It is pretty safe to say that 2020 was indeed an odd and stressful year filled with so many unprecedented issues we doubt anyone could fault a company for pumping the breaks and waiting out the storm that is/was 2020. Thankfully while some have taken the wait-and-see approach others have been doing their level best to bring a little ray of sunshine into the lives of overworked and overstressed buyers during these trying times. For example, we recently took a long hard look at the IronWolf Pro 18TB, and that 2TB per platter-based drive series is one that will bring a smile to many a face when they first use it. However, that was just the warm-up to the main event. We are of course referring to the recently released $475(USD) Exos X18 drive which also offers 18TB of capacity via nine 2TB platters, but does so with a more demanding audience in mind: the enterprise IT professional.
On first blush an asking price of $475 may cause a bit of sticker shock to those who have not priced mega-capacity drives recently, but is actually rather reasonable for more than just its intended audience. Remember, the Seagate EXOS X series is all about blending Hyper-scalability with performance so as to deliver (relatively) excellent value for their targeted customers… and it is just a happy bonus most of those added features make for a great all-round drive outside its intended niche. The most obvious bonus, from a non-enterprise buyer’s perspective, is that an online asking price of $475 for 18TB works out a rather reasonable 2.6 cents per Gigabyte and is a good $75 less than what the S/MB NAS orientated IronWolf Pro 18TB demands.
With that said most of the added features will not be all that important to the typical buyer. For example, it is doubtful if many outside of a data server / “cloud storage” farm will care about 9.4 watts max power draw, but a mere 0.52watts per 1TB of raw capacity is going to be impressive when thinking about powering 1000’s of high performance drives. The same is true of the optimized lower power states it offers to further reduce power consumption. Even the EXOS X18’s enhanced vibration reduction abilities to handle basically unlimited number of drives per rack, and SED FastFormat options will not matter one whit to most outside of the enterprise arena… yet it does indeed matter when dealing with an entire warehouse full of racks stuffed with these drives. Everyone will however care about the whopping 270MB/s performance specification that is actually a touch on the conservative side; the ability to easily monitor and tweak the drive’s various firmware options; 2.5M MTBF / 0.35percent failure rating; and especially the five-year warranty with 550TB work load specifications. The fact that it can offer all these improvements and actually cost less is also sure to wow everyone.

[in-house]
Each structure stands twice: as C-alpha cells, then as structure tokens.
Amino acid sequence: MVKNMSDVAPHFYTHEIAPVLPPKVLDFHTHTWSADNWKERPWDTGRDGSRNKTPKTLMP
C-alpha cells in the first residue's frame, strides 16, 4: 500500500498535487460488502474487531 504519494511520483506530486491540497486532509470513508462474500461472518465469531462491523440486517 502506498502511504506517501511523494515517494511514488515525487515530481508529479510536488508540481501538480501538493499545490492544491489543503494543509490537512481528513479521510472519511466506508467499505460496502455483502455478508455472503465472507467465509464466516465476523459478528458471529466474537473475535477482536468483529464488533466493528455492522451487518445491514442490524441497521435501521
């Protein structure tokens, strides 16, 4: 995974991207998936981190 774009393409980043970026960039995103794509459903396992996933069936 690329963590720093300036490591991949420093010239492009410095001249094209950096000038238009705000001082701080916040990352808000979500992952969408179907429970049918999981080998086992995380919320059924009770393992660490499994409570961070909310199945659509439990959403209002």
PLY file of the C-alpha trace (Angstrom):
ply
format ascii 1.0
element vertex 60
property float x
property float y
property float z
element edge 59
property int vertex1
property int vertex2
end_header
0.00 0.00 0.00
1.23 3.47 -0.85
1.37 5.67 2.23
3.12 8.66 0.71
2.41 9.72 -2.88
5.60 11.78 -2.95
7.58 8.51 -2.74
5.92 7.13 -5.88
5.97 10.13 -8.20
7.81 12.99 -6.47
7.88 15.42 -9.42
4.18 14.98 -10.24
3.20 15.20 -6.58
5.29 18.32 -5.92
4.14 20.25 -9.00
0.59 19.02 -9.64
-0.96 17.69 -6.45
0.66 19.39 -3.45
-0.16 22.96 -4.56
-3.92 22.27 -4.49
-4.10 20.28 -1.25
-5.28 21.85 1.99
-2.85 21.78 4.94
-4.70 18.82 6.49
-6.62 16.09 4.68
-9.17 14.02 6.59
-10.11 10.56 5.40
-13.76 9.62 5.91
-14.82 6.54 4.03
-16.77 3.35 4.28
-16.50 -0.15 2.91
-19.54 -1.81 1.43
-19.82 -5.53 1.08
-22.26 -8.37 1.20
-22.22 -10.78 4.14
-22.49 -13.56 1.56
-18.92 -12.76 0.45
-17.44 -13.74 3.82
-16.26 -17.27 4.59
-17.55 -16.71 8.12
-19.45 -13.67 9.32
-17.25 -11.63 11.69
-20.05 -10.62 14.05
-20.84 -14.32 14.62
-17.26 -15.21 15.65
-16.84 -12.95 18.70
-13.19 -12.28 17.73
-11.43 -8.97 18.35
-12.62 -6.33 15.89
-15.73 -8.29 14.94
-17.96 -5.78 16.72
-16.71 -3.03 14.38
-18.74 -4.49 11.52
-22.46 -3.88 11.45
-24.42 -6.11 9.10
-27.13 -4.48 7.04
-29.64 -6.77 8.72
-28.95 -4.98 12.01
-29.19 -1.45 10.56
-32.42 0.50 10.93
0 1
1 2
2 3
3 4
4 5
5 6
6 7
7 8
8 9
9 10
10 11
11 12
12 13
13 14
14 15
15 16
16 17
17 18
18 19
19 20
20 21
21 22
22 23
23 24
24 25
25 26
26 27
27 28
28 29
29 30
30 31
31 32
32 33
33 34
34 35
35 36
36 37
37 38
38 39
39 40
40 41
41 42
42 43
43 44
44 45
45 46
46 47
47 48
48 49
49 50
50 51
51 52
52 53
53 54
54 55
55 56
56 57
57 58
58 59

With that said, the lower asking price and yet obviously more demanding niche it was intended to satisfy is sure to cause some confusion. Typically, Enterprise grade equipment costs more, usually a lot more, than even S/MB grade devices… yet once again the Exos X-series flips this rule of thumb on its head. Needless to say, upon looking at the various mega-capacity options available and then comparing them to this model the typical buyer will have two burning questions that they want answered: what makes this drive so relatively inexpensive, and is it worth spending more for a different model? In this review we hope to answer these types of questions. Then you can decide if its abilities and optimizations make it a good deal for you and your needs.